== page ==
Useful polynomials for the transient response of solids under mechanical and thermal excitations

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5 Citations (Scopus)

Abstract

Integral- and fractional-order polynomials capable of describing the transient response of mechanical and thermal systems to a generalized excitation of displacement or temperature were derived using convolution theory. Excellent agreement between the derived polynomials and an existing closed-form solution was then seen for the mechanical case where a single-degree of freedom system without damping was subjected to an asymptotic-exponential and half-sine displacement excitations. Excellent agreement was also seen with the thermal case of a slab subjected to an asymptotic-exponential temperature rise on the exposed surface. However, in order to avoid the use of functions involving complex arguments that arise during a portion of the integration, the Laplace Transform identity of the convolution integral and a ten-term Gaver-Stehfest inversion formula were used. The use of polynomials in the solution was intended to allow the incorporation of empirical date not easily represented by standard functions. The resulting relationships are easily programmed and can be used to solve a variety of problems in engineering, as well as verify numerical calculations involving more sophisticated methods such as finite-element analysis.

Original languageEnglish (US)
Pages (from-to)809-823
Number of pages15
JournalInternational Journal of Mechanical Sciences
Volume44
Issue number4
DOIs
StatePublished - Apr 1 2002

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transient response
Transient analysis
polynomials
Polynomials
Convolution
convolution integrals
excitation
Laplace transforms
Degrees of freedom (mechanics)
slabs
degrees of freedom
Damping
damping
engineering
inversions
Finite element method
Temperature
temperature
Hot Temperature

All Science Journal Classification (ASJC) codes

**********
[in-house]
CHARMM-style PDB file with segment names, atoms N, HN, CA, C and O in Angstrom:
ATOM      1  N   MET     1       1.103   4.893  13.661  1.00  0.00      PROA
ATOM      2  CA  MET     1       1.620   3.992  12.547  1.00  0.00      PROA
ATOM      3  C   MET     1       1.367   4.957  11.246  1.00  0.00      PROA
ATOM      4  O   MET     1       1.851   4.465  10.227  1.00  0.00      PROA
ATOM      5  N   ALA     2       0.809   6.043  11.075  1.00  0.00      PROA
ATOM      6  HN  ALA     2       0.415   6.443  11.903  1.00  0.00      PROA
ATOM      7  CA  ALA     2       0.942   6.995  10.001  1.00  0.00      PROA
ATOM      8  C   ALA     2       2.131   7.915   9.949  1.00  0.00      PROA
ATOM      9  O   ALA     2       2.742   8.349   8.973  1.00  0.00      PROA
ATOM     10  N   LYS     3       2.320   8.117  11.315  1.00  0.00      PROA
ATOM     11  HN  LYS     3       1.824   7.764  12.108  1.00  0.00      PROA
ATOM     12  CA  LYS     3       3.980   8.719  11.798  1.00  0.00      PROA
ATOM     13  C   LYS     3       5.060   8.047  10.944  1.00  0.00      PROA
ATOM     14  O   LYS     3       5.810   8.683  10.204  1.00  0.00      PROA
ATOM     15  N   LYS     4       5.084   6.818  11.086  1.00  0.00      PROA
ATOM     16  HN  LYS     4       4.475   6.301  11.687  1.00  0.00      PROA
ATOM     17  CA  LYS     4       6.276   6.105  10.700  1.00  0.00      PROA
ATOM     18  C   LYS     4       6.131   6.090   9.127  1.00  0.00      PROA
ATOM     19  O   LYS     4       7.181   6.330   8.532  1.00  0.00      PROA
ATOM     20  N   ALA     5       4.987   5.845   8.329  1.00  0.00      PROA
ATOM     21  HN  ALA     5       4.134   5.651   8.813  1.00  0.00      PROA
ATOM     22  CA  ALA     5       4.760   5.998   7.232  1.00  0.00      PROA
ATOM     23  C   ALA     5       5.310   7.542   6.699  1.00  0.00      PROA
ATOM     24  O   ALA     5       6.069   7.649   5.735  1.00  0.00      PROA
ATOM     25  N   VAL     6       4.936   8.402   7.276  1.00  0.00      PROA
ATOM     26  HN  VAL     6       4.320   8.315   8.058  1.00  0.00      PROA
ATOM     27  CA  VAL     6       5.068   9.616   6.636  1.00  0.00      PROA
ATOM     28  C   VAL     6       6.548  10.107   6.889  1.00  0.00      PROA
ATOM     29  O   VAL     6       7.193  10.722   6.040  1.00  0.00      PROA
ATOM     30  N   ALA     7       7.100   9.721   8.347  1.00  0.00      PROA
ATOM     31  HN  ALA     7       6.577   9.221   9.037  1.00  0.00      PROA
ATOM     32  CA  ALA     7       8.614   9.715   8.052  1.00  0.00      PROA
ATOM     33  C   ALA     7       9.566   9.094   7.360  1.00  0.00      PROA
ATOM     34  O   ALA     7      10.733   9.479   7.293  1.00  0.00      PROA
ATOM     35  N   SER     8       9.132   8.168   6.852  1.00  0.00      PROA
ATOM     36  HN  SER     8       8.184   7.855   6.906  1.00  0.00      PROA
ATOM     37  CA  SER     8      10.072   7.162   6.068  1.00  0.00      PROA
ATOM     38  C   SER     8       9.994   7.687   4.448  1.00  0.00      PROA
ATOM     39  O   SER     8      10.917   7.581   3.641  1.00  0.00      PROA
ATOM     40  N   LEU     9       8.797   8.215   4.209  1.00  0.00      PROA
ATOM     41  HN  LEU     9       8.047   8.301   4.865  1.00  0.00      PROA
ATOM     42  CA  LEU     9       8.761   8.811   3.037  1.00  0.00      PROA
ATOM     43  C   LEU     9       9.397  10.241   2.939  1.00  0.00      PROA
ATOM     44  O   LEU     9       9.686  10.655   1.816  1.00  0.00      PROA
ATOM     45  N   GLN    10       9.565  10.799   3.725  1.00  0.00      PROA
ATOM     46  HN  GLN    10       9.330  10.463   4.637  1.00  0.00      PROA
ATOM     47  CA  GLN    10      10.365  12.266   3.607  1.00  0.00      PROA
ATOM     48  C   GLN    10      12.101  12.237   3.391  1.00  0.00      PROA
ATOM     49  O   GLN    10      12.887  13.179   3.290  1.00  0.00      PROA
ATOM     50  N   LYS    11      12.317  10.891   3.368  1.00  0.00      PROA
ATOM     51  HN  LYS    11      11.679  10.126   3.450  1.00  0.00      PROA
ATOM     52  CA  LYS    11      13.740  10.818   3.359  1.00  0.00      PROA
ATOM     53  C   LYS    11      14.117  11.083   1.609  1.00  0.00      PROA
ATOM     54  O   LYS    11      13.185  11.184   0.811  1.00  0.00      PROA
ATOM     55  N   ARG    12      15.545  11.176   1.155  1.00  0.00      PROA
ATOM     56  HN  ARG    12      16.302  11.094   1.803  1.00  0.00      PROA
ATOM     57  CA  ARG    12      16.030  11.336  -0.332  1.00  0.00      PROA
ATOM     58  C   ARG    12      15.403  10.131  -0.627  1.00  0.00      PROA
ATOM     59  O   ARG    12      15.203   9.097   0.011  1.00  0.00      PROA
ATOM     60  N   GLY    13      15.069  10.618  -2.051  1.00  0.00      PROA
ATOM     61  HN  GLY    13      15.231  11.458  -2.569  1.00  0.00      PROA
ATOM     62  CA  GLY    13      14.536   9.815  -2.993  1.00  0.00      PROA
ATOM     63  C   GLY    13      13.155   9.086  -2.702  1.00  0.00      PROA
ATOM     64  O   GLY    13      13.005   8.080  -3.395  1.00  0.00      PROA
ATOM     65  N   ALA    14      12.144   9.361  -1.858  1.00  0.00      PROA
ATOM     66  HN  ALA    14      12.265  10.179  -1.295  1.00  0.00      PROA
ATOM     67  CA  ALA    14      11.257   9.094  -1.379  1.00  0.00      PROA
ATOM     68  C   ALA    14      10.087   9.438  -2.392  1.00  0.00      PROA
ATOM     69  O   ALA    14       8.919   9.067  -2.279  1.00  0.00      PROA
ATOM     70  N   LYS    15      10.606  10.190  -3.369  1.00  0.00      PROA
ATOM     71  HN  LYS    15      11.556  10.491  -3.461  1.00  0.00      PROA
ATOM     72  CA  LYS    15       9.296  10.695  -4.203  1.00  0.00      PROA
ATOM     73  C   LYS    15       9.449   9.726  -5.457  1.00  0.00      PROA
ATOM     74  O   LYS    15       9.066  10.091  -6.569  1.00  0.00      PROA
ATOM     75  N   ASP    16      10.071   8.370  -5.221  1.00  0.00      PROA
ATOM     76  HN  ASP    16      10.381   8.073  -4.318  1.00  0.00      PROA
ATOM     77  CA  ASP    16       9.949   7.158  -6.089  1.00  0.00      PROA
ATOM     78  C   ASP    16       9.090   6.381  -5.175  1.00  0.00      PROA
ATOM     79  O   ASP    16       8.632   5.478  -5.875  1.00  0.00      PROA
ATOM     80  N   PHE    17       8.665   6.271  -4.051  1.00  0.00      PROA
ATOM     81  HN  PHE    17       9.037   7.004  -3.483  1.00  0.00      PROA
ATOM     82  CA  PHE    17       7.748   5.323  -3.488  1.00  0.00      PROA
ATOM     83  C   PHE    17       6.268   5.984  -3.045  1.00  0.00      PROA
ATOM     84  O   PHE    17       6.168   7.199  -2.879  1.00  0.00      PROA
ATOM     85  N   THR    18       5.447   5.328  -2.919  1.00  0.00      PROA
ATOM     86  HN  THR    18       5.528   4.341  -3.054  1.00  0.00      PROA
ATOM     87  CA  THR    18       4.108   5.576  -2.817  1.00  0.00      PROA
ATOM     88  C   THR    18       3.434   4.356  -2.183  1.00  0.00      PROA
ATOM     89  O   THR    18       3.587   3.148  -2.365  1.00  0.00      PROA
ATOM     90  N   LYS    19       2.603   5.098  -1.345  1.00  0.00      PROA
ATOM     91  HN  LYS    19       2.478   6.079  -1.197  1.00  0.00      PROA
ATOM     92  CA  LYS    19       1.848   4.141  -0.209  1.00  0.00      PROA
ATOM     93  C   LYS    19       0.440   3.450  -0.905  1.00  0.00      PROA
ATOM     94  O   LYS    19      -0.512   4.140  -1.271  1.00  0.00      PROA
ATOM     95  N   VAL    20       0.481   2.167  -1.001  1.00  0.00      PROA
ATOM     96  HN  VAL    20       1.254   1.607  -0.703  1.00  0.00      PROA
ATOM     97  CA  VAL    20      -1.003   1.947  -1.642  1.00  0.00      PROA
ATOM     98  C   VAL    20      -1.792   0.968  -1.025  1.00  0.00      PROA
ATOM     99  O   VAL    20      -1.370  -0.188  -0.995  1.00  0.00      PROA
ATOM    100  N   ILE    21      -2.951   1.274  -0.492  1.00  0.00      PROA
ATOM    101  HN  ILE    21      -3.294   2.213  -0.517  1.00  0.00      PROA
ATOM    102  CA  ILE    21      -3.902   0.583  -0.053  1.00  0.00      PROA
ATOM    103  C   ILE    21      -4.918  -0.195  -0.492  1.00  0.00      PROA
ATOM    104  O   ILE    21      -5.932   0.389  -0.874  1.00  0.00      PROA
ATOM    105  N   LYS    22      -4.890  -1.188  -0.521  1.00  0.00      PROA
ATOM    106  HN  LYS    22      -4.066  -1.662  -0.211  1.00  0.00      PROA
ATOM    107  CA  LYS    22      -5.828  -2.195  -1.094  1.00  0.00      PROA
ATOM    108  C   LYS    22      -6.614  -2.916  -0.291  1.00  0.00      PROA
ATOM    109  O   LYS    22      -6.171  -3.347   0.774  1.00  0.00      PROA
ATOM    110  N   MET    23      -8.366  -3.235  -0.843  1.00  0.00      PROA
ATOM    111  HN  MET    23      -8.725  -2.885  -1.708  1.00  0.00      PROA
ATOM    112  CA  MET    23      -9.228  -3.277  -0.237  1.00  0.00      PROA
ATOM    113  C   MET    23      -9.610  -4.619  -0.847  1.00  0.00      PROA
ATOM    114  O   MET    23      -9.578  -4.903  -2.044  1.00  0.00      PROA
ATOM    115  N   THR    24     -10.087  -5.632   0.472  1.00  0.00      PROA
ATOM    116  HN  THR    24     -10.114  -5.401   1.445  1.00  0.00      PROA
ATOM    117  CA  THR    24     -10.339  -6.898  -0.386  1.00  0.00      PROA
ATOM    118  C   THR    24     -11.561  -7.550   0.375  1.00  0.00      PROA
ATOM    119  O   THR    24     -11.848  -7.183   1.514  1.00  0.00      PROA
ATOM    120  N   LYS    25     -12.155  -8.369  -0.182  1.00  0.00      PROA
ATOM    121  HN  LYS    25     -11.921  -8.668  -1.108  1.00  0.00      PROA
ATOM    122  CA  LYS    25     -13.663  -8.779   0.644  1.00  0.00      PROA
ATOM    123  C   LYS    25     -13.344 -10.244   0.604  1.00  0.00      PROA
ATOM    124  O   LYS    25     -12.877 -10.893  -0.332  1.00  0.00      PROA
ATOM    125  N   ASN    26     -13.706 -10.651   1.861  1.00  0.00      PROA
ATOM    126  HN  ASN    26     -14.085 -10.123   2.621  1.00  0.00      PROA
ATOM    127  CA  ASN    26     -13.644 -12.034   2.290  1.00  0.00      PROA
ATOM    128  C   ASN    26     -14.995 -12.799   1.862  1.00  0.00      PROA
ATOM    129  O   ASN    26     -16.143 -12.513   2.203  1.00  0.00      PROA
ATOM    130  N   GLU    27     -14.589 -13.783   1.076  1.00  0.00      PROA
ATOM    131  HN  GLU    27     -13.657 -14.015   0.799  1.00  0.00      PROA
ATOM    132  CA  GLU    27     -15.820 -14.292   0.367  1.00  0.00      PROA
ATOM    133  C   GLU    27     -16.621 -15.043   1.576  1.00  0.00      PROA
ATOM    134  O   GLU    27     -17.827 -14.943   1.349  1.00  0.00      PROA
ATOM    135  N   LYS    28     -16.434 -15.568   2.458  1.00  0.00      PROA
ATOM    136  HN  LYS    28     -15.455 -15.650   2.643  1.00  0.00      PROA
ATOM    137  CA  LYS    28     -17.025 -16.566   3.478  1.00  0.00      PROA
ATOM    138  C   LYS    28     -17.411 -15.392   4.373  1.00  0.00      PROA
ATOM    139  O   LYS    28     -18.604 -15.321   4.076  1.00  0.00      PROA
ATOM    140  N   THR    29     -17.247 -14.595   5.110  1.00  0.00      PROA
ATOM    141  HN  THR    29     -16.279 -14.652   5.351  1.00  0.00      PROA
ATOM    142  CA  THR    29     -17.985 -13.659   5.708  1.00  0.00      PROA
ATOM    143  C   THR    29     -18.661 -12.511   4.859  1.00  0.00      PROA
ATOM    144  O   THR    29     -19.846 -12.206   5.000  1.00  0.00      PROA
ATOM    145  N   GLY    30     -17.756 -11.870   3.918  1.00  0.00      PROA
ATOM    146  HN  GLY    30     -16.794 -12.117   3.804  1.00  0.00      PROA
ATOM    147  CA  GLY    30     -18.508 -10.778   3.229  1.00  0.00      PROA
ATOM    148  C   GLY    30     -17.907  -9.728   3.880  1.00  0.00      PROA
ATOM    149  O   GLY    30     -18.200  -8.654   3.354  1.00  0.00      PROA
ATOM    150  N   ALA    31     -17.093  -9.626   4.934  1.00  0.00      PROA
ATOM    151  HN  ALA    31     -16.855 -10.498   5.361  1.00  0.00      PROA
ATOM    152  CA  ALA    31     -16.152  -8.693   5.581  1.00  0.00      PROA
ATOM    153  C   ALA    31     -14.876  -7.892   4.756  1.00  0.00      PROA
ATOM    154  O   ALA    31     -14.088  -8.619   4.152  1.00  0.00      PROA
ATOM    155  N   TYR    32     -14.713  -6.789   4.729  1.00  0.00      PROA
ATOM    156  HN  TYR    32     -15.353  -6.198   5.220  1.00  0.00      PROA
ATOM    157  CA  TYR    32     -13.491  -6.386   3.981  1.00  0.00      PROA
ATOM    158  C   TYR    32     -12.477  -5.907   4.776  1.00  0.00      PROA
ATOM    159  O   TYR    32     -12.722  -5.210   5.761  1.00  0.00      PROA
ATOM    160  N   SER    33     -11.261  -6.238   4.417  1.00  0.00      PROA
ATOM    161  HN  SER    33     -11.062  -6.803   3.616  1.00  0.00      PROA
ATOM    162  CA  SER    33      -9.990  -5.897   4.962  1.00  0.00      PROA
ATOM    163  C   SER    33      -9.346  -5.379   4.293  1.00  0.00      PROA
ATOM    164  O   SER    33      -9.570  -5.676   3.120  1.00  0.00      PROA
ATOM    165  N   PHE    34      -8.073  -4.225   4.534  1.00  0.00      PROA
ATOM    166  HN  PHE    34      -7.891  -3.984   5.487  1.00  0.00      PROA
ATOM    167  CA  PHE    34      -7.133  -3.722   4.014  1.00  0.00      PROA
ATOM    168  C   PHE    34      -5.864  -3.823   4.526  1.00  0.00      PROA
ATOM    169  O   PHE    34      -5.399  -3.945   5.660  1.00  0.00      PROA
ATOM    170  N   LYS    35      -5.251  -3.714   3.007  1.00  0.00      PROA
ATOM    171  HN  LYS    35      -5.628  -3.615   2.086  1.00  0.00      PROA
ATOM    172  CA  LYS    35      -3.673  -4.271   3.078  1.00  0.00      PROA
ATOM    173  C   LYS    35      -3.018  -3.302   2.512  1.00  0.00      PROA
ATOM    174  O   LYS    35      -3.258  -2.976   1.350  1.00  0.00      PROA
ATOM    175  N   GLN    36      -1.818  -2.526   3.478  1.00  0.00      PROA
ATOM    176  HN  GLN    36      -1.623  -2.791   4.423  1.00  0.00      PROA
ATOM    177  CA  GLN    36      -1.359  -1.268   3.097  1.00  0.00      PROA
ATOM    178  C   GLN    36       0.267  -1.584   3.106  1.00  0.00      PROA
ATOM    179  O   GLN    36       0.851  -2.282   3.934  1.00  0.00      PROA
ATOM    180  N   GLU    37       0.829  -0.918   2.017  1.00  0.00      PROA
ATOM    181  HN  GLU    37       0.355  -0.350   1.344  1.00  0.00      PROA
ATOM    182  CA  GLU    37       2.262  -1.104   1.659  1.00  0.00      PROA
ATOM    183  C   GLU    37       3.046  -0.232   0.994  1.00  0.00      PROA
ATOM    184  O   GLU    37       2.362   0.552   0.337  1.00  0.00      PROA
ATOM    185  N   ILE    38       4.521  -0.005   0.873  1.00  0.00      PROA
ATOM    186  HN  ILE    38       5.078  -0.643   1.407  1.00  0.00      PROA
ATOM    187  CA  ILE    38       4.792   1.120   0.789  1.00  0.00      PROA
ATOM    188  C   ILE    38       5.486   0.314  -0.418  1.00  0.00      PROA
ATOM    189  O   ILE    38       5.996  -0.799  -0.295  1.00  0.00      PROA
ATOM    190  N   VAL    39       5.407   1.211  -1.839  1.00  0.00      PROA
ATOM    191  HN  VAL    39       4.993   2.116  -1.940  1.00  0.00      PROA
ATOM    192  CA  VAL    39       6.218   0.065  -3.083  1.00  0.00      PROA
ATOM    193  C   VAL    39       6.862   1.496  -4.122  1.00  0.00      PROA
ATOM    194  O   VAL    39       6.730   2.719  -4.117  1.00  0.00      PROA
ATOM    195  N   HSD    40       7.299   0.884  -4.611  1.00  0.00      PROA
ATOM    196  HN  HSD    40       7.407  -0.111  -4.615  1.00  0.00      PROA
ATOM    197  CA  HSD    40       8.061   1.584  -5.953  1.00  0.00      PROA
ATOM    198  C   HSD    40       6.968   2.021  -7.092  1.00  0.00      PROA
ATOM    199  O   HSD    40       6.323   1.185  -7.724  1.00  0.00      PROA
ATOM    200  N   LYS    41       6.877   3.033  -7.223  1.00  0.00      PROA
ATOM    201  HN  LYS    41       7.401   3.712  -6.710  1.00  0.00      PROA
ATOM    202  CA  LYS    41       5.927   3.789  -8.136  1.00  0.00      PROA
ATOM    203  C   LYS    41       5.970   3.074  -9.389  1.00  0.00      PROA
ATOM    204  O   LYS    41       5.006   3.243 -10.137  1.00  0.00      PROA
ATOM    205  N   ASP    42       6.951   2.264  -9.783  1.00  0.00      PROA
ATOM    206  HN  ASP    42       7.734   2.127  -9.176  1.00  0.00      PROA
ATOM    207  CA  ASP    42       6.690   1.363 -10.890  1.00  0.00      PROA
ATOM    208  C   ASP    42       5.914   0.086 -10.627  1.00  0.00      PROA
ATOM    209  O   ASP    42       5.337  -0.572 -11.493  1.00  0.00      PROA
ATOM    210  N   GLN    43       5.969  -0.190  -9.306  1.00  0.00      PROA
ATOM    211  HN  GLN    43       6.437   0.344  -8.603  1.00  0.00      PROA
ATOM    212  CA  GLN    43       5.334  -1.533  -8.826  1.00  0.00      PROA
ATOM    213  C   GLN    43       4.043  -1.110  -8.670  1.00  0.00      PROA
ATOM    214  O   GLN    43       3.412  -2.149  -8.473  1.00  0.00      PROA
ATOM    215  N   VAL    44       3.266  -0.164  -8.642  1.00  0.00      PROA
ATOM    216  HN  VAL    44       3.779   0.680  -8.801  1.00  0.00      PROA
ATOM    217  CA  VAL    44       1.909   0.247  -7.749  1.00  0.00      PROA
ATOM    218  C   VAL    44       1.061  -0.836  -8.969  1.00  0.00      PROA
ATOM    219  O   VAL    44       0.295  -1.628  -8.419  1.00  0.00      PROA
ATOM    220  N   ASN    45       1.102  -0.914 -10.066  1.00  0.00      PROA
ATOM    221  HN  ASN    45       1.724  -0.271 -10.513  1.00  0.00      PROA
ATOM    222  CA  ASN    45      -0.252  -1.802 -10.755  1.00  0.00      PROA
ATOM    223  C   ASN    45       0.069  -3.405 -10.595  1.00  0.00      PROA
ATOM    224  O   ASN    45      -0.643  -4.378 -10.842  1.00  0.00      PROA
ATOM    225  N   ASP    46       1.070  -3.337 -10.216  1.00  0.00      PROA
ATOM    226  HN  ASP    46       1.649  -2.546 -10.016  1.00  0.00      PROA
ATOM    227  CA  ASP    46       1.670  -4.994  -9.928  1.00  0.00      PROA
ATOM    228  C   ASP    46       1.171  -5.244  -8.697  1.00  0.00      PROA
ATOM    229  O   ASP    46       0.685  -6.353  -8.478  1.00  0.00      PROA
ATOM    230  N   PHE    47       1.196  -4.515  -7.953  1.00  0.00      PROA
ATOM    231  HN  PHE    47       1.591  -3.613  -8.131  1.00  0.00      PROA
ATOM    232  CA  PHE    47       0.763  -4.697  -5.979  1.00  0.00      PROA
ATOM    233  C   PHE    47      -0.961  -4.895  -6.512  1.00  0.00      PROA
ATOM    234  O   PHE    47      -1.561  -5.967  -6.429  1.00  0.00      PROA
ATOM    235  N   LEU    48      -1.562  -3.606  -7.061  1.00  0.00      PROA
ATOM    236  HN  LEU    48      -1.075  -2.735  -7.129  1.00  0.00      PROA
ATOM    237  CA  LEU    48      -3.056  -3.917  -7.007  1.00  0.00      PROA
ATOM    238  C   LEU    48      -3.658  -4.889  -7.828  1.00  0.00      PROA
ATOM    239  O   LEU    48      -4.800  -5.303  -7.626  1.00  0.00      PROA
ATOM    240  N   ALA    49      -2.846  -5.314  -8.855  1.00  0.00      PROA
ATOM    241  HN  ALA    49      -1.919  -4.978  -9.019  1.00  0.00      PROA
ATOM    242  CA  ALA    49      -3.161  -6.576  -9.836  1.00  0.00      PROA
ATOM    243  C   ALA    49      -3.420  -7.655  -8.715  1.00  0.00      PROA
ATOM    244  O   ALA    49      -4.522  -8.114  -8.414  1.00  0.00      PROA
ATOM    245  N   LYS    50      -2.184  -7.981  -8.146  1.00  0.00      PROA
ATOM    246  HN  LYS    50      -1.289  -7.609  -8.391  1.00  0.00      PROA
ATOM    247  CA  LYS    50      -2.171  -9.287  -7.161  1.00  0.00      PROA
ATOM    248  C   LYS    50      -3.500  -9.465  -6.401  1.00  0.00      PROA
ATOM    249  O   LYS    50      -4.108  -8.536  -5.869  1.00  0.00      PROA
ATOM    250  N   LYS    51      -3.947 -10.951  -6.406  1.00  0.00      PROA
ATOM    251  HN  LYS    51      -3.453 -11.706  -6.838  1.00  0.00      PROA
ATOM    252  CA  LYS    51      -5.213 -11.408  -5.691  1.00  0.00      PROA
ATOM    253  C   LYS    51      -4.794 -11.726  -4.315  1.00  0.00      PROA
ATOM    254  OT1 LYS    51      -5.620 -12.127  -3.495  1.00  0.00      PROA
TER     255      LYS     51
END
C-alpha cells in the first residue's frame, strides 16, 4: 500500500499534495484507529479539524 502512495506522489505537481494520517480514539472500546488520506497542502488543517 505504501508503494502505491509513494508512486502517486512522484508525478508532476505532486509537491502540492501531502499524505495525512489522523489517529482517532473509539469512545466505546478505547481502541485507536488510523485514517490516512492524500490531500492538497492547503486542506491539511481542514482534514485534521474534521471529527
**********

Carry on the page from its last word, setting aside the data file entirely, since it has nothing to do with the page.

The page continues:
• Civil and Structural Engineering
  • Materials Science(all)
  • Condensed Matter Physics
  • Mechanics of Materials
  • Mechanical Engineering

Cite this

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abstract = "Integral- and fractional-order polynomials capable of describing the transient response of mechanical and thermal systems to a generalized excitation of displacement or temperature were derived using convolution theory. Excellent agreement between the derived polynomials and an existing closed-form solution was then seen for the mechanical case where a single-degree of freedom system without damping was subjected to an asymptotic-exponential and half-sine displacement excitations. Excellent agreement was also seen with the thermal case of a slab subjected to an asymptotic-exponential temperature rise on the exposed surface. However, in order to avoid the use of functions involving complex arguments that arise during a portion of the integration, the Laplace Transform identity of the convolution integral and a ten-term Gaver-Stehfest inversion formula were used. The use of polynomials in the solution was intended to allow the incorporation of empirical date not easily represented by standard functions. The resulting relationships are easily programmed and can be used to solve a variety of problems in engineering, as well as verify numerical calculations involving more sophisticated methods such as finite-element analysis.",
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AB - Integral- and fractional-order polynomials capable of describing the transient response of mechanical and thermal systems to a generalized excitation of displacement or temperature were derived using convolution theory. Excellent agreement between the derived polynomials and an existing closed-form solution was then seen for the mechanical case where a single-degree of freedom system without damping was subjected to an asymptotic-exponential and half-sine displacement excitations. Excellent agreement was also seen with the thermal case of a slab subjected to an asymptotic-exponential temperature rise on the exposed surface. However, in order to avoid the use of functions involving complex arguments that arise during a portion of the integration, the Laplace Transform identity of the convolution integral and a ten-term Gaver-Stehfest inversion formula were used. The use of polynomials in the solution was intended to allow the incorporation of empirical date not easily represented by standard functions. The resulting relationships are easily programmed and can be used to solve a variety of problems in engineering, as well as verify numerical calculations involving more sophisticated methods such as finite-element analysis.

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